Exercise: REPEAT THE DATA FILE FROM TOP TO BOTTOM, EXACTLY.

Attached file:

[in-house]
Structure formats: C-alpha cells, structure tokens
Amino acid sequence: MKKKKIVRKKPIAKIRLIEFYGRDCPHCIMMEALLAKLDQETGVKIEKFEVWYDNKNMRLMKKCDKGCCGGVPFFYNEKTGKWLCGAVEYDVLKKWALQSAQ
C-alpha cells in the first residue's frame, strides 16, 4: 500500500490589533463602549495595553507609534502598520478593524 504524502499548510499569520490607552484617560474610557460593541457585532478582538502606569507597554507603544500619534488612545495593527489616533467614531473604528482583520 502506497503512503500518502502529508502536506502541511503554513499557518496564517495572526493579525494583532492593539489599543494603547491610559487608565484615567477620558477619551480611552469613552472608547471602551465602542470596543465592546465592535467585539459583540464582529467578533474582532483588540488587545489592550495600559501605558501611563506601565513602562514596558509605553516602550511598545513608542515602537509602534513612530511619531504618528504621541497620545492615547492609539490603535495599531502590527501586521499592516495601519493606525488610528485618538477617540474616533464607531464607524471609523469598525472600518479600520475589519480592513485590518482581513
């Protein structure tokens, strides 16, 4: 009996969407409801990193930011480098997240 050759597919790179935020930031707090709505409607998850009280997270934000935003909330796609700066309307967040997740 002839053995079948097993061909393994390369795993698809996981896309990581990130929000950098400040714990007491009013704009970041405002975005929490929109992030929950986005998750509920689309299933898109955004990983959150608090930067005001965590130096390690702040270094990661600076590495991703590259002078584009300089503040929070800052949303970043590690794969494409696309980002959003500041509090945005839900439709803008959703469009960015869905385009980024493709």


[in-house]
Structure formats: C-alpha cells, structure tokens
Amino acid sequence: MKKKKIVRKKPIAKIRLIEFYGRDCPHCIMMEALLAKLDQETGVKIEKFEVWYDNKNMRLMKKCDKGCCGGVPFFYNEKTGKWLCGAVEYDVLKKWALQSAQ
C-alpha cells in the first residue's frame, strides 16, 4: 500500500490589533463602549495595553507609534502598520478593524 504524502499548510499569520490607552484617560474610557460593541457585532478582538502606569507597554507603544500619534488612545495593527489616533467614531473604528482583520 502506497503512503500518502502529508502536506502541511503554513499557518496564517495572526493579525494583532492593539489599543494603547491610559487608565484615567477620558477619551480611552469613552472608547471602551465602542470596543465592546465592535467585539459583540464582529467578533474582532483588540488587545489592550495600559501605558501611563506601565513602562514596558509605553516602550511598545513608542515602537509602534513612530511619531504618528504621541497620545492615547492609539490603535495599531502590527501586521499592516495601519493606525488610528485618538477617540474616533464607531464607524471609523469598525472600518479600520475589519480592513485590518482581513
């Protein structure tokens, strides 16, 4: 009996969407409801990193930011480098997240 050759597919790179935020930031707090709505409607998850009280997270934000935003909330796609700066309307967040997740 002839053995079948097993061909393994390369795993698809996981896309990581990130929000950098400040714990007491009013704009970041405002975005929490929109992030929950986005998750509920689309299933898109955004990983959150608090930067005001965590130096390690702040270094990661600076590495991703590259002078584009300089503040929070800052949303970043590690794969494409696309980002959003500041509090945005839900439709803008959703469009960015869905385009980024493709």